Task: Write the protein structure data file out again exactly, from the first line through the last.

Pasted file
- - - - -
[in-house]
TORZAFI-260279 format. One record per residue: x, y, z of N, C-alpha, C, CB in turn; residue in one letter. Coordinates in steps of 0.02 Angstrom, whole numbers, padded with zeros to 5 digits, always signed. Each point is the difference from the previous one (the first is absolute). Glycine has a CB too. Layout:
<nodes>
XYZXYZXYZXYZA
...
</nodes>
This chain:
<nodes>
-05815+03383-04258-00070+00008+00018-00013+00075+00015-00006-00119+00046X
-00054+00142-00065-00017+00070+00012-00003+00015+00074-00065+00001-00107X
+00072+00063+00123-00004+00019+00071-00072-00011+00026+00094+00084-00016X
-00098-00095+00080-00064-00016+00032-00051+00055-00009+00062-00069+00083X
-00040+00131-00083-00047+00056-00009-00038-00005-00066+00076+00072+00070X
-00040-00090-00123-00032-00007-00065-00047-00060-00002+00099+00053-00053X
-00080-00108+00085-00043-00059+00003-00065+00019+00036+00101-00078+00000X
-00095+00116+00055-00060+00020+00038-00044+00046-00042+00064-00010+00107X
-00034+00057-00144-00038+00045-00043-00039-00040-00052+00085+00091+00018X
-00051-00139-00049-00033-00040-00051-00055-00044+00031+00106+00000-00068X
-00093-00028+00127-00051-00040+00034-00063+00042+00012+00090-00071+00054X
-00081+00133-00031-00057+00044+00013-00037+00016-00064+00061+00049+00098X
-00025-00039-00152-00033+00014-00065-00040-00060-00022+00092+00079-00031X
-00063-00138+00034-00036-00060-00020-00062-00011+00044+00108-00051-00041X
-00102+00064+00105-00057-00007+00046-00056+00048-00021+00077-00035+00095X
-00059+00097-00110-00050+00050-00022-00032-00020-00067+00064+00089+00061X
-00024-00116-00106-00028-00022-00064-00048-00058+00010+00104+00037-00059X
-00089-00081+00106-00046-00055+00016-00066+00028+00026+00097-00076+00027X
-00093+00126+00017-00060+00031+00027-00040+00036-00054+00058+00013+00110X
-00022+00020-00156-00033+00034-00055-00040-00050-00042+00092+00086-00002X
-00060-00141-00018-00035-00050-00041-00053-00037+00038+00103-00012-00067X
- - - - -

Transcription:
[in-house]
TORZAFI-260279 format. One record per residue: x, y, z of N, C-alpha, C, CB in turn; residue in one letter. Coordinates in steps of 0.02 Angstrom, whole numbers, padded with zeros to 5 digits, always signed. Each point is the difference from the previous one (the first is absolute). Glycine has a CB too. Layout:
<nodes>
XYZXYZXYZXYZA
...
</nodes>
This chain:
<nodes>
-05815+03383-04258-00070+00008+00018-00013+00075+00015-00006-00119+00046X
-00054+00142-00065-00017+00070+00012-00003+00015+00074-00065+00001-00107X
+00072+00063+00123-00004+00019+00071-00072-00011+00026+00094+00084-00016X
-00098-00095+00080-00064-00016+00032-00051+00055-00009+00062-00069+00083X
-00040+00131-00083-00047+00056-00009-00038-00005-00066+00076+00072+00070X
-00040-00090-00123-00032-00007-00065-00047-00060-00002+00099+00053-00053X
-00080-00108+00085-00043-00059+00003-00065+00019+00036+00101-00078+00000X
-00095+00116+00055-00060+00020+00038-00044+00046-00042+00064-00010+00107X
-00034+00057-00144-00038+00045-00043-00039-00040-00052+00085+00091+00018X
-00051-00139-00049-00033-00040-00051-00055-00044+00031+00106+00000-00068X
-00093-00028+00127-00051-00040+00034-00063+00042+00012+00090-00071+00054X
-00081+00133-00031-00057+00044+00013-00037+00016-00064+00061+00049+00098X
-00025-00039-00152-00033+00014-00065-00040-00060-00022+00092+00079-00031X
-00063-00138+00034-00036-00060-00020-00062-00011+00044+00108-00051-00041X
-00102+00064+00105-00057-00007+00046-00056+00048-00021+00077-00035+00095X
-00059+00097-00110-00050+00050-00022-00032-00020-00067+00064+00089+00061X
-00024-00116-00106-00028-00022-00064-00048-00058+00010+00104+00037-00059X
-00089-00081+00106-00046-00055+00016-00066+00028+00026+00097-00076+00027X
-00093+00126+00017-00060+00031+00027-00040+00036-00054+00058+00013+00110X
-00022+00020-00156-00033+00034-00055-00040-00050-00042+00092+00086-00002X
-00060-00141-00018-00035-00050-00041-00053-00037+00038+00103-00012-00067X